A recent study published in the “Annals of Internal Medicine” suggest that eating 30 grams of fiber daily can actually help you lose weight, lower blood pressure and improve the body’s response to insulin with the same effectiveness that a complicated diet can.
Those that participated lost a significant amount of weight even though no other dietary changes were implemented.
Just as the body needs its portions of macro and micro nutrients daily, it also needs and requires a healthy dose of fiber.
Fiber (known as roughage and bulk) is either soluble (because it dissolves in water) or insoluble (it does not dissolve in water). It includes the parts of plant foods that your body is unable to digest or absorb like it does with fats, proteins and carbohydrates. Fiber simply passes through your stomach and intestines and out of your body.
Soluble fiber: This kind of fiber dissolves in water and forms a gel-like substance. It helps lower blood cholesterol and glucose levels. You can find this type of fiber in legumes (peas), oats, apples, citrus, barley and carrots and a whole lot of other foods.
Insoluble fiber: This type of fiber increases stool bulk and promotes the movement of food material through your digestive system. Highly beneficial for those suffering from constipation or hard and irregular stools. Nuts, beans, vegetables are great sources of this kind of fiber.
Plant based foods such as beans contain both insoluble and soluble fiber although the amount varies in each one.
Rather than start another dead-end diet, why not look to fiber – it is great tool for fat loss:
It provides zero calories but takes up space in our stomach making us feel full. You’re likely to eat less and stay satisfied longer. High fiber foods generally take longer to eat and have less calories for the same volume of food.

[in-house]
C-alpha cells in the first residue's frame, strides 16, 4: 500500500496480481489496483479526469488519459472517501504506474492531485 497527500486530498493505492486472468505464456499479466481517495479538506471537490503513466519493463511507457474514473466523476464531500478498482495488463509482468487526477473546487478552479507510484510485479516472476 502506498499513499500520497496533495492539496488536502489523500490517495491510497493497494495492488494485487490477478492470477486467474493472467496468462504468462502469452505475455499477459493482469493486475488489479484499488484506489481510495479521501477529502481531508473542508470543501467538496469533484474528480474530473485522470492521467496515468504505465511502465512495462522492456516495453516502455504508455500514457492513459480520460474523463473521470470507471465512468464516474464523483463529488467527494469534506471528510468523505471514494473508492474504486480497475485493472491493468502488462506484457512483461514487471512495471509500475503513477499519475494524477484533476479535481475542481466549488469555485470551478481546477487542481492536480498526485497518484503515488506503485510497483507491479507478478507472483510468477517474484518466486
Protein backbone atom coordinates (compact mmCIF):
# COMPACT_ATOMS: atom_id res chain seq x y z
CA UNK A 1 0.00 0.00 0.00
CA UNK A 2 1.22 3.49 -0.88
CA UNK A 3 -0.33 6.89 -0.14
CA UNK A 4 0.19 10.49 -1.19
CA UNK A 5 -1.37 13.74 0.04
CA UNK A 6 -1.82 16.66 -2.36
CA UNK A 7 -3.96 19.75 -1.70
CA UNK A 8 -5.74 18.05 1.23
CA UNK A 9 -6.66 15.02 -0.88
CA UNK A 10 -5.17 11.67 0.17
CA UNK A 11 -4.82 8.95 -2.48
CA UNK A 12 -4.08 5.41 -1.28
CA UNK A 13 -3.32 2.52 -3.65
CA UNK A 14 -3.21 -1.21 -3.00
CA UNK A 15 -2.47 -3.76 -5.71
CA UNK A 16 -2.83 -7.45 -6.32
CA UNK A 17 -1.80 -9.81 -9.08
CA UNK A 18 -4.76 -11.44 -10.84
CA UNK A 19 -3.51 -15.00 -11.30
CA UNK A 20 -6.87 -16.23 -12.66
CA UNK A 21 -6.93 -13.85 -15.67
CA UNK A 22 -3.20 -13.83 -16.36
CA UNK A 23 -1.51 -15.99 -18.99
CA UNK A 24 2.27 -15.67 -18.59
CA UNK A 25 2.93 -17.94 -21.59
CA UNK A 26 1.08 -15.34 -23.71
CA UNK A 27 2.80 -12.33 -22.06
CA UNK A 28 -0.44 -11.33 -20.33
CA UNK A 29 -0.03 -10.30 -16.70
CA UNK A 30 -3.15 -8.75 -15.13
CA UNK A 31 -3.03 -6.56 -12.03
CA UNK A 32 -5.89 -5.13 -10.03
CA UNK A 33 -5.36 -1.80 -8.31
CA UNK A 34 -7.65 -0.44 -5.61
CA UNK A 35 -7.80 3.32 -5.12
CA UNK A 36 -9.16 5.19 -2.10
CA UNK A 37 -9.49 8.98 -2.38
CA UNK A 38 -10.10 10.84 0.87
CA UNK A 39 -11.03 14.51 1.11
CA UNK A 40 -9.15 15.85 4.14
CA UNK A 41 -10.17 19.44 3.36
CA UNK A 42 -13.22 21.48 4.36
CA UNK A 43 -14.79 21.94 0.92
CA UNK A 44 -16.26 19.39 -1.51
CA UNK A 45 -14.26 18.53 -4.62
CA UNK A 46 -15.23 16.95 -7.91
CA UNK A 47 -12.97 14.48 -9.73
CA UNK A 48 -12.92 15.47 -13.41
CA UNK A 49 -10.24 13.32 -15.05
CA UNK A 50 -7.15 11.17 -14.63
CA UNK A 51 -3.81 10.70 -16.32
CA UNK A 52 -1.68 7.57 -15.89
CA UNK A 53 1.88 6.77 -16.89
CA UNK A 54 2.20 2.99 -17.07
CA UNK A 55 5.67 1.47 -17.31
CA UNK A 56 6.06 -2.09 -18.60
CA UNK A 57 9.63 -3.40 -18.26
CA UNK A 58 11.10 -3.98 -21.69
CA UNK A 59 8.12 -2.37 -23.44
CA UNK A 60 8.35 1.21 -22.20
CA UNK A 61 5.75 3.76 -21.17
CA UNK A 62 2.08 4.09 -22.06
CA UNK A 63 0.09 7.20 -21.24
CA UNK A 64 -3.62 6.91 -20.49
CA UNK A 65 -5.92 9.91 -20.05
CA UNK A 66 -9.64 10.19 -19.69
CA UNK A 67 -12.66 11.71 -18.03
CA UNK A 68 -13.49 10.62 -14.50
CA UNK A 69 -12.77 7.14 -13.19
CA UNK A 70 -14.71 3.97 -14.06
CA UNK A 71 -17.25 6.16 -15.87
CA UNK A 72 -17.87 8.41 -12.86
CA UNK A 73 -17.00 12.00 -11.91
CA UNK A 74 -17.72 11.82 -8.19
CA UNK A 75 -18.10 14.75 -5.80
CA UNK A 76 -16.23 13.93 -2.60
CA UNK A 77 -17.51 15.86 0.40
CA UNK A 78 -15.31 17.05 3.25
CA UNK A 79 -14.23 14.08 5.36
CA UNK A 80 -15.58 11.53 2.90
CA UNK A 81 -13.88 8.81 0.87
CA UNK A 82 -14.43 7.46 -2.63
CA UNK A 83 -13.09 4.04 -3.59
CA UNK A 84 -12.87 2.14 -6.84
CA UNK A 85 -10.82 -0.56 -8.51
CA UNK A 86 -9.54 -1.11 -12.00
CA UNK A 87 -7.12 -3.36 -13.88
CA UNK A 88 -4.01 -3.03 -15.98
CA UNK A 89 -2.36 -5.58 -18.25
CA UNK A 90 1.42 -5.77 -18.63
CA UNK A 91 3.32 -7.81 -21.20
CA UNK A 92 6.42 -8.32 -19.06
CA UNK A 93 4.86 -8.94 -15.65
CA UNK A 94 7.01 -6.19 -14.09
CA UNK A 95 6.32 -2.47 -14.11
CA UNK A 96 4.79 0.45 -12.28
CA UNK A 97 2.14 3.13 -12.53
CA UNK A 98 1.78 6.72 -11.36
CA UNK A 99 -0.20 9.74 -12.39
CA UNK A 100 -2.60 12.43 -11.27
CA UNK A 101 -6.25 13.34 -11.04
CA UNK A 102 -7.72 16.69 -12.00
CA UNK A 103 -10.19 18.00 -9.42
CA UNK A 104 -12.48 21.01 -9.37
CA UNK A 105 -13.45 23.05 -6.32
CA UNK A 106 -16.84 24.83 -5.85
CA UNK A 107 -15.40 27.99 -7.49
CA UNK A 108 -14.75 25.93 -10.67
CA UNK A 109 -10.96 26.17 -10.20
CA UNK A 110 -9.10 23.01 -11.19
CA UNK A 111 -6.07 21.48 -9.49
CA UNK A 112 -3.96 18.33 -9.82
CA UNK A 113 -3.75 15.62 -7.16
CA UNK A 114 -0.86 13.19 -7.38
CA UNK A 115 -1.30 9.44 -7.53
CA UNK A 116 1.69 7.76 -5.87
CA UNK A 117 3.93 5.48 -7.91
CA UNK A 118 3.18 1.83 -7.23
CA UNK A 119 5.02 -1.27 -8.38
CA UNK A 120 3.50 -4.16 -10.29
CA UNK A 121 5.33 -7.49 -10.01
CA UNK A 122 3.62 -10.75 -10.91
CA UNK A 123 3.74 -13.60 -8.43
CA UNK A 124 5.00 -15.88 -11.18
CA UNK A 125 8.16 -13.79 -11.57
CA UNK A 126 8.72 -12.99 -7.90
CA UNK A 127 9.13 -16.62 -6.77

Binds with fats in our food preventing some from being absorbed
Slows the conversion of carbohydrates to sugar which keeps us burning fat
Fiber also helps to normalize stools. Loose stools benefit from fiber because it is able to absorb water and adds bulk. It also softens and increases the weight of your stool so it is easier to pass.
Some great sources of fiber
Beans, peas and other types of legumes
Nuts and seeds
Getting more fiber into your diet is not hard to do. Why not start by adding more fiber to your breakfast meal. Add unprocessed wheat bran to your favorite cereals (always opt for those with “whole grain, bran or fiber” listed). Make every snack count. Fresh fruits and veggies are your best choice for fiber but you can also enjoy an occasional handful of nuts or seeds (just be aware of the calories).
Be aware. When adding fiber to your diet, don’t overdo it. Add a bit at a time and spread your increase out over a few weeks to avoid intestinal gas and abdominal bloating from adding too much too quickly. Allow the natural bacteria in your digestive tract to adjust to the changes.
Most veggies and many herbs can be used with great success in desserts and treats and can be key to getting the required daily requirements of nutrients that your body needs.
If you are ready to expand beyond your traditional recipes and upgrade them to a more nutritional level you will love my newest creation…“Blended Bites.